Last year at Stratford, “The Rocky Horror Show” suffered from a similar problem — but recent Stratford productions of “Chicago,” “The Music Man” and “Guys and Dolls” (all directed and choreographed by Donna Feore) did not. The festival does sincerity, even the gimlet-eyed kind, very well. But as directed by Lezlie Wade and choreographed by Jesse Robb, “Spamalot” feels hasty and mechanical, relying on the prefab jokes to do most of the work. They don’t.

Yet it’s not clear to me that even a fresher and more idiomatic take would solve much. (We’ll have a chance to find out with the arrival of a completely different “Spamalot” revival on Broadway this fall.) For many of us, the punchlines are so ingrained that they have become golden oldies, suitable for a kind of karaoke pleasure but unlikely to produce helpless guffaws. Maybe comedy needs to skip a few generations until minds that know nothing of migratory coconuts can test its enduring worth.

But what about tragedy? For the sake of argument, let’s call “Rent” a tragedy even though it does everything in its considerable power to turn the nightmare of AIDS in the late 1980s, recalling parallel plagues in its 19th-century sources, into musical theater uplift. And time has further distorted it. In the manner of “Climb Ev’ry Mountain” and “You’ll Never Walk Alone” in their time, the show’s big anthem, “Seasons of Love,” has now delaminated from its story entirely. Instead of a plea to treasure brief lives, it has become an all-purpose good-times chorale; my sons (today in their late 20s) sang it at their elementary school graduations.

An author should be so lucky as to have that problem, but it nevertheless is a problem. So is the meta-tragedy surrounding “Rent,” whose author, Jonathan Larson, died at 35 in the hours just before the show’s scheduled premiere. The work has essentially been frozen as he left it that day in 1996. Thom Allison, who directed Stratford’s production, told me that permission for even the tiniest change in the script, to correct an acknowledged inconsistency, was denied by the estate’s representatives.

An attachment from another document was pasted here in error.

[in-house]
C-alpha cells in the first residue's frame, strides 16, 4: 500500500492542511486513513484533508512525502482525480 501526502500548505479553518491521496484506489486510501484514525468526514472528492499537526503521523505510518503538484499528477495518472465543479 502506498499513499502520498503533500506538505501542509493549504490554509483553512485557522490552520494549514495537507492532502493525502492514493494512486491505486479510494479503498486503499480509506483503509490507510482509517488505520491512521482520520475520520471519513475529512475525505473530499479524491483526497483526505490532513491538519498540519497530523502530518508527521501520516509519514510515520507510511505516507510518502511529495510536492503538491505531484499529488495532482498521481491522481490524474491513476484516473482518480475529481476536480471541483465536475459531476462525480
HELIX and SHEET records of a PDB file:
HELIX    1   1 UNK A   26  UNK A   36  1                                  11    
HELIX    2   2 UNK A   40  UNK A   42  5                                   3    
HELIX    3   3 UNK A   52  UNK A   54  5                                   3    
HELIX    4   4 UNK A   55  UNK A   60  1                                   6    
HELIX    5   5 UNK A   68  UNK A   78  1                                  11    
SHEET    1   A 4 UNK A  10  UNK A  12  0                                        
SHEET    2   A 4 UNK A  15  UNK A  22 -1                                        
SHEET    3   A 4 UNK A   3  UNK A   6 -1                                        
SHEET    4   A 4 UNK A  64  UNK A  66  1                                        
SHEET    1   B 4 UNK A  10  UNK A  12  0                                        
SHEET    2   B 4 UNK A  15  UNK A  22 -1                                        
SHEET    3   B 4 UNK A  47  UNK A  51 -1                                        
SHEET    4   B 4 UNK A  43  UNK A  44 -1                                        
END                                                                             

That leaves new generations little wiggle room in which to experiment with refreshing “Rent” and finessing its headaches. As always, it struck me in the Stratford production that the work of the downtown artists the show means to valorize is actually terrible; that the central male character is utterly passive; that its credibility as history is all but shattered by the last-minute resurrection of a character we’ve just watched succumb to AIDS. Having seen “Spamalot” the night before, I was surprised she didn’t sing “I’m Not Dead Yet” as she awoke.

Yet Allison’s staging at Stratford’s flagship Festival Theater, also home this season to “Much Ado About Nothing” and “King Lear,” made a pretty good case that, in its scale at least, “Rent” can hold its own in such company. Certainly the story of the drag queen Angel and her lover Tom Collins (traced in the songs “Today 4 U,” “I’ll Cover You” and “Santa Fe”) has a full arc and tragic grandeur, enhanced here by frankness. The sight of Angel, beneath her drag, covered in Kaposi’s sarcoma lesions from neck to ankle (thanks to a cleverly made body suit) sent me reeling back to 1989.

The question is whether “Rent” can be meaningful even for those unable to be reeled back that way. The Stratford production makes the case that it can, but however much the appearance of a new section of the AIDS quilt during the finale moved me, I wondered how many people under 40 even knew what it was. Some shows are so of their moment that they cannot be wholly of ours.

Through Aug. 20 at the Glimmerglass Festival, Cooperstown, N.Y.; Running time: 2 hours 45 minutes.

Through Oct. 28 at the Stratford Festival, Stratford, Ont.; Running time: 2 hours 15 minutes.

Through Oct. 28 at the Stratford Festival, Stratford, Ont.; Running time: 2 hours 41 minutes.